That’s something I don’t talk about at all outside of Tweeting about idiot classmates and professors, but it’s important to set up my most exciting moment from Friday afternoon.
So I’m majoring in history because I have a good memory and like to talk and tell stories a lot. It’s not ever going to make me any money, but that’s why I’m minoring in the highly-lucrative field of journalism.
I ended up minoring in journalism mostly because I was required to take a course in copyediting to be editor-in-chief at Technician, and I figured if I’m going to dedicate 60 hours a week so something, I may as well have a note on my transcript to insinuate that I know what I’m doing.
My women’s and gender studies minor is probably a bit surprising to most, but it came from a freshman course in family sociology that grew into an obsession with understanding people. That, combined with some history courses that counted both ways (Sexes and society in early modern Europe, to name the most impressive-sounding class I’ve ever taken) and a quick, online introductory course (A+!) gave me a minor that (hopefully) will differentiate me from pigs and misogynists and land me a job.
My final minor, however, has no connection to any of my other curricula, and that’s because it’s not something I stumbled into, but something I’m passionate about: coaching.
My father, my failure, my future
My dad coached throughout his 20s and 30s and would be one of the best physical education teachers in the county if it hadn’t
Between watching Taylor (above) play, playing intramural games twice a week and driving home to Goldsboro to coach volleyball, this entire semester has felt like one big match.
been for an idiot guidance counselor that told him he’d never find a job…but I digress.
So it was that three-year-old Ty wore a little jersey to softball games with a fraction on the back where an ordinary jersey number would be and spent springs and summers in dugouts where my mom and aunt played and my dad coached.
But it’s not a “coaching family” urge that makes me want to coach, it’s the horrible coaching experiences I had growing up.
My dad, burned out from coaching, opted to watch me from the sidelines while coach after coach ruined my potential either by oversimplifying or over-complicating skills I needed before I hit high school where the booster club kids were the starters.
Fast forward to college, where at one point I told inquisitors I was majoring in girls and intramural sports. With my WGS and coaching minors, I’m as close as you can get.
But to my anecdote…two years ago I helped my dad coach volleyball back at my old high school (he returned from coaching retirement to coach Taylor) but I was coaching and offering help to girls I had gone to school with so it was mostly just awkward.
But as my final class for my minor, I have to take part in some student-coaching, which meant a return to my alma mater for another stint at coaching volleyball.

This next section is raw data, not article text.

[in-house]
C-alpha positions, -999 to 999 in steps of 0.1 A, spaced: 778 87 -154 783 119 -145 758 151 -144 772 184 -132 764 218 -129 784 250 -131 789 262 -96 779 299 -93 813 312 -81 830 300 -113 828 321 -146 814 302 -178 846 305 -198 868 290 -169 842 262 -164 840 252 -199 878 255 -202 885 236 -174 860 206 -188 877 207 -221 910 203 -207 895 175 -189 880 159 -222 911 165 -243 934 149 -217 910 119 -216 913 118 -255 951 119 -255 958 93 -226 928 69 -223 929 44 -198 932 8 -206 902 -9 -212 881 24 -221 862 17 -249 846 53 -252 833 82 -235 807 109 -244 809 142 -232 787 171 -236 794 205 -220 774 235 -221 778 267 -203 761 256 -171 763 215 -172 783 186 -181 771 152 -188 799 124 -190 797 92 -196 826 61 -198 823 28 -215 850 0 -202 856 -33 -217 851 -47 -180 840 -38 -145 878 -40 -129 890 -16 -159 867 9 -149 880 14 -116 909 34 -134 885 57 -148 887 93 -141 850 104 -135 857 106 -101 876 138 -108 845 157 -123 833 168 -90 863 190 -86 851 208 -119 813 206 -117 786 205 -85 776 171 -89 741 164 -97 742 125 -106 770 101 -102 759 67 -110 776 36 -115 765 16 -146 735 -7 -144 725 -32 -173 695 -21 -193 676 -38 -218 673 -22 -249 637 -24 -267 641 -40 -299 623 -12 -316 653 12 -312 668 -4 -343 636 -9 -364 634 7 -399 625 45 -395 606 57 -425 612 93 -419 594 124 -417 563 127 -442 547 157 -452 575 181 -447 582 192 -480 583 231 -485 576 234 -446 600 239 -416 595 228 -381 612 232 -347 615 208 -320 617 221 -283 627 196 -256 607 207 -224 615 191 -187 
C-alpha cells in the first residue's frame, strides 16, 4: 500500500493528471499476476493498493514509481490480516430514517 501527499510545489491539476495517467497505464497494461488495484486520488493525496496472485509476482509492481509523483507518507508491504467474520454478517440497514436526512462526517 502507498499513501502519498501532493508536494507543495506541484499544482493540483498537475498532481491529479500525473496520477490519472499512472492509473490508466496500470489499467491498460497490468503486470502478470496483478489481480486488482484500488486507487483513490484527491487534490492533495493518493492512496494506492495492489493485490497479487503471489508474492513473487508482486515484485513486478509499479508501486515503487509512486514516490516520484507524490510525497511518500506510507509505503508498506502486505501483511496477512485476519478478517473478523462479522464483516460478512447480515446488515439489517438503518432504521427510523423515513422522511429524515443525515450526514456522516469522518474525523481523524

Now that everyone I attended school with has graduated, I’m known as Ty…not Coach Ty. Definitely not Coach Johnson (That’s my father).
I’m Coach Johnson’s son, Taylor’s brother…he graduated from Rosewood…well…sometime…and he’s here when Coach Johnson isn’t here…or whenever he can make the 45-minute journey back to Goldsboro around his insane schedule that revolves around classes, beer and high school sports.
My coach-able moment
We were doing stations last Friday in advance of our state playoff opener and I was in charge of a passing drill when a girl slid on the ground to get a pass. Her kneepad had slid back and exposed her knee where the hardwood wore a sore into her knee. Nothing but a scrape, but, bent over looking at her knee, she turned toward me and said “Can I get some prewrap?”
I whirled around so the head coach, who was running a hitting drill, could hear her query and tell her where to find the first aid kit, but as I turned back toward her, she said again, “Do we have any prewrap?”
But that’s when I realized she was talking to me. It was the first time I had ever felt like a coach! I thought about how monumental a moment it was for me, and wondered when it had happened for other coaches…Wooden, Kryzewski, my dad…but then I realized she was still looking at me. Oh yeah…she wanted prewrap.
So I grabbed the coach’s office keys and rummaged through her drawers looking for that sticky, foamy, stretchy stuff so she could wrap her knee and prevent the blood from seeping into her kneepad.
But I couldn’t find any! Great…I finally feel like a coach, and I can’t even come through in the most minuscule medical way possible…
I took her something that was wrappy and opened it up. It was a weird gauze-like thing…no sticky. She said don’t worry about it, so I ran it back to the office and decided to take solace in the notion that while I couldn’t deliver like a coach, at least I had the respect of a coach…that’s worth something, right?
But then I saw it! The first aid kit! It was on the sideline!
I ran to it and threw open its lid and there was a roll of prewrap right there on top! (Imagine this sound)
I ran over and tossed it to her. She wrapped up her knee and gave it back, and just like that, I was a coach…
Practice leads to perfect
Bolstered by my newfound (internal) title as a coach, I walked into the gym Saturday and did the most efficient scouting job you can do on a team when all you know is the team’s name (Northside).
I built up a database of serving tendencies (#7 – short, #4 – cross-court, #10 – down the line, 9 – jump) and watched #6, their best hitter. After an early block, she tipped it over every time. I told Coach Cochran and she yelled it to her players for coverage. She even wrote it down in her notebook!
And every time a server came in, she turned to me. “Seven, short,” I’d say and she would yell to her back line to move up.
We won and play tomorrow again at home, in case anyone is wondering, bringing my career varsity volleyball assistant coaching record to 5-2.